Back to college with FOCUS
While Catholic students at colleges around the country prepare for the start of classes, seven college graduates and students from the Diocese of Peoria are preparing to help them grow stronger in their faith.
Six young adults — RyAnne Folck, Alex Kale, Matt Faley, Tom Bruner, Mark Joseph and Jenny Witt, all of whom hail from Peoria-area parishes and are graduates of Peoria Notre Dame High School — will serve this academic year as campus missionaries with the Fellowship of Catholic University Students.
A seventh graduate of Peoria Notre Dame, John Paul Rudolph, will work at FOCUS headquarters in Denver as marketing program manager for mission communication, a position that will have him visiting university campuses across the country.
The six are among the 79 new FOCUS lay missionaries who were commissioned July 4 during new staff training on the campus of Belmont Abbey College in Belmont, N.C. A total of 197 missionaries went through training this summer. Rudolph was commissioned later.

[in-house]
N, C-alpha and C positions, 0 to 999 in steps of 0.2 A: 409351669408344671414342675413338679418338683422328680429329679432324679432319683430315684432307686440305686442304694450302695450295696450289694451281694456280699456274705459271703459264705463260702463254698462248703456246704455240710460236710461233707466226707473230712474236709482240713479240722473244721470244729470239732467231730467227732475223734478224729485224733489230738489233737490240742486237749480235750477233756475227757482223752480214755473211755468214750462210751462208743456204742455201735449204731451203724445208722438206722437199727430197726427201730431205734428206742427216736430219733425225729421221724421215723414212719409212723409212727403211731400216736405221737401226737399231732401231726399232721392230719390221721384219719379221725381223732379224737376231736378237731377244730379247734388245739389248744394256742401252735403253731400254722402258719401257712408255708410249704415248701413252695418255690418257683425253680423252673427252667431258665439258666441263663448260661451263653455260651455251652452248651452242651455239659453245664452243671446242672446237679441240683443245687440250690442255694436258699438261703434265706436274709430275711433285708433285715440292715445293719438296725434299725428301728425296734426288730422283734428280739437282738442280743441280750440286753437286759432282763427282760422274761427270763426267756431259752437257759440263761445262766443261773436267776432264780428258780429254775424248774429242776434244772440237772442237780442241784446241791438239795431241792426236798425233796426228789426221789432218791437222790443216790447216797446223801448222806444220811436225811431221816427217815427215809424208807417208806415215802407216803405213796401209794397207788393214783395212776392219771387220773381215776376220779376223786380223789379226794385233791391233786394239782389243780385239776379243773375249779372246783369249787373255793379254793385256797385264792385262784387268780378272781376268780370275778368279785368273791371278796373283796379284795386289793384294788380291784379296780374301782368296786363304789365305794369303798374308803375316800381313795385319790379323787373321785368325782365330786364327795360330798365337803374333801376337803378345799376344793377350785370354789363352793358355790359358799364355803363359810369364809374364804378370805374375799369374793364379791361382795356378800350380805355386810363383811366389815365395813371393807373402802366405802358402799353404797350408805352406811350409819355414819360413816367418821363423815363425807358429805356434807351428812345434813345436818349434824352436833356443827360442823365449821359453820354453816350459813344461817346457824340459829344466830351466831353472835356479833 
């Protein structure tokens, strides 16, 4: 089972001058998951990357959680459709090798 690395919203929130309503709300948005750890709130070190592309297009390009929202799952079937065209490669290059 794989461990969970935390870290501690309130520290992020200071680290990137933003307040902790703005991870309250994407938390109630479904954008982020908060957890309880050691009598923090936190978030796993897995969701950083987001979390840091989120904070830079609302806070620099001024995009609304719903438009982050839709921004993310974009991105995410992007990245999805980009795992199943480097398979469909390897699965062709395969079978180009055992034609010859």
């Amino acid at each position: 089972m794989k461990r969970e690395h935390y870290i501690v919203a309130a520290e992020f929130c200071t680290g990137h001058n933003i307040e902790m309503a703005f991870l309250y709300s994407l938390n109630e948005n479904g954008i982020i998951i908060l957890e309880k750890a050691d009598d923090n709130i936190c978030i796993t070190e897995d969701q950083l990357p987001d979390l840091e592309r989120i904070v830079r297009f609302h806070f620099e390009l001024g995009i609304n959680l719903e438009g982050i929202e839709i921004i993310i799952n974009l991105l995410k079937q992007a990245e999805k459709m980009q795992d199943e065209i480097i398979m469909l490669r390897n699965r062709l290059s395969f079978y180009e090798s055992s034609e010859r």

Founded in 1998 by Curtis Martin, FOCUS works in tandem with Newman Centers as an outreach to Catholic university students. It will send more than 200 missionaries to 39 campuses in 21 states this year.
The FOCUS organization has an active presence on several campuses within the diocese, including the University of Illinois in Urbana-Champaign, Illinois State and Illinois Wesleyan in Bloomington-Normal, Bradley in Peoria, and Western Illinois in Macomb.
“For all of us as missionaries, our personal goal is to know Christ Jesus and to love him better,” Witt told The Catholic Post during a July 20 “send-off” picnic for the six missionaries from the Peoria diocese. The picnic took place at the Pekin home of Bruner’s parents.
To prepare for their assignments, the six new Peoria-area missionaries went through five weeks of training, which they describe as “one-third graduate school, one-third spiritual retreat, one-third boot camp.”
The sense of common purpose also gave the training a feeling of “family,” according to Folck — a sense that was reinforced by the presence of FOCUS president Martin’s eight children, she added.